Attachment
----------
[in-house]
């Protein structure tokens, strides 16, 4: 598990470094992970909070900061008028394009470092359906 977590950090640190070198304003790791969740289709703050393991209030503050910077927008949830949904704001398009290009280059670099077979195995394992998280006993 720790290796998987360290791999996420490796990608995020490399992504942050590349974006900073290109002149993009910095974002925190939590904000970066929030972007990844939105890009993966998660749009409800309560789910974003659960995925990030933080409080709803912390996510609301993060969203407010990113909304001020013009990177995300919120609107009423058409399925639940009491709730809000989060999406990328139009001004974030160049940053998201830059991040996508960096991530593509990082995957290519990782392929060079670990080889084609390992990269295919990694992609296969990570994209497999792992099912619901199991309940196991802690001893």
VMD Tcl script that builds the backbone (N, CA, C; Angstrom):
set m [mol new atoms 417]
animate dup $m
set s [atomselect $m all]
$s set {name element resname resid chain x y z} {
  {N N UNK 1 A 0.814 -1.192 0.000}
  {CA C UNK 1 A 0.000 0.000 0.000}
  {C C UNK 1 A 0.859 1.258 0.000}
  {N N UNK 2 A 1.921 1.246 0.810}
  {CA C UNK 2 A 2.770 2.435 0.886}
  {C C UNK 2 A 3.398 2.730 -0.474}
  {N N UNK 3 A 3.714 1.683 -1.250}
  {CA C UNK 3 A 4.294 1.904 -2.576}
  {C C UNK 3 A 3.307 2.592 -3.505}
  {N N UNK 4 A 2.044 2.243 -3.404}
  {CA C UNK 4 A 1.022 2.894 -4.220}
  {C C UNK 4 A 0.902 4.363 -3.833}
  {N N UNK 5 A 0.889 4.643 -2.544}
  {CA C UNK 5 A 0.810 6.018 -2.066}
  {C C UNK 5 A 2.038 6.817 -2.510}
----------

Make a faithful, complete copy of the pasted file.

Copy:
[in-house]
């Protein structure tokens, strides 16, 4: 598990470094992970909070900061008028394009470092359906 977590950090640190070198304003790791969740289709703050393991209030503050910077927008949830949904704001398009290009280059670099077979195995394992998280006993 720790290796998987360290791999996420490796990608995020490399992504942050590349974006900073290109002149993009910095974002925190939590904000970066929030972007990844939105890009993966998660749009409800309560789910974003659960995925990030933080409080709803912390996510609301993060969203407010990113909304001020013009990177995300919120609107009423058409399925639940009491709730809000989060999406990328139009001004974030160049940053998201830059991040996508960096991530593509990082995957290519990782392929060079670990080889084609390992990269295919990694992609296969990570994209497999792992099912619901199991309940196991802690001893």
VMD Tcl script that builds the backbone (N, CA, C; Angstrom):
set m [mol new atoms 417]
animate dup $m
set s [atomselect $m all]
$s set {name element resname resid chain x y z} {
  {N N UNK 1 A 0.814 -1.192 0.000}
  {CA C UNK 1 A 0.000 0.000 0.000}
  {C C UNK 1 A 0.859 1.258 0.000}
  {N N UNK 2 A 1.921 1.246 0.810}
  {CA C UNK 2 A 2.770 2.435 0.886}
  {C C UNK 2 A 3.398 2.730 -0.474}
  {N N UNK 3 A 3.714 1.683 -1.250}
  {CA C UNK 3 A 4.294 1.904 -2.576}
  {C C UNK 3 A 3.307 2.592 -3.505}
  {N N UNK 4 A 2.044 2.243 -3.404}
  {CA C UNK 4 A 1.022 2.894 -4.220}
  {C C UNK 4 A 0.902 4.363 -3.833}
  {N N UNK 5 A 0.889 4.643 -2.544}
  {CA C UNK 5 A 0.810 6.018 -2.066}
  {C C UNK 5 A 2.038 6.817 -2.510}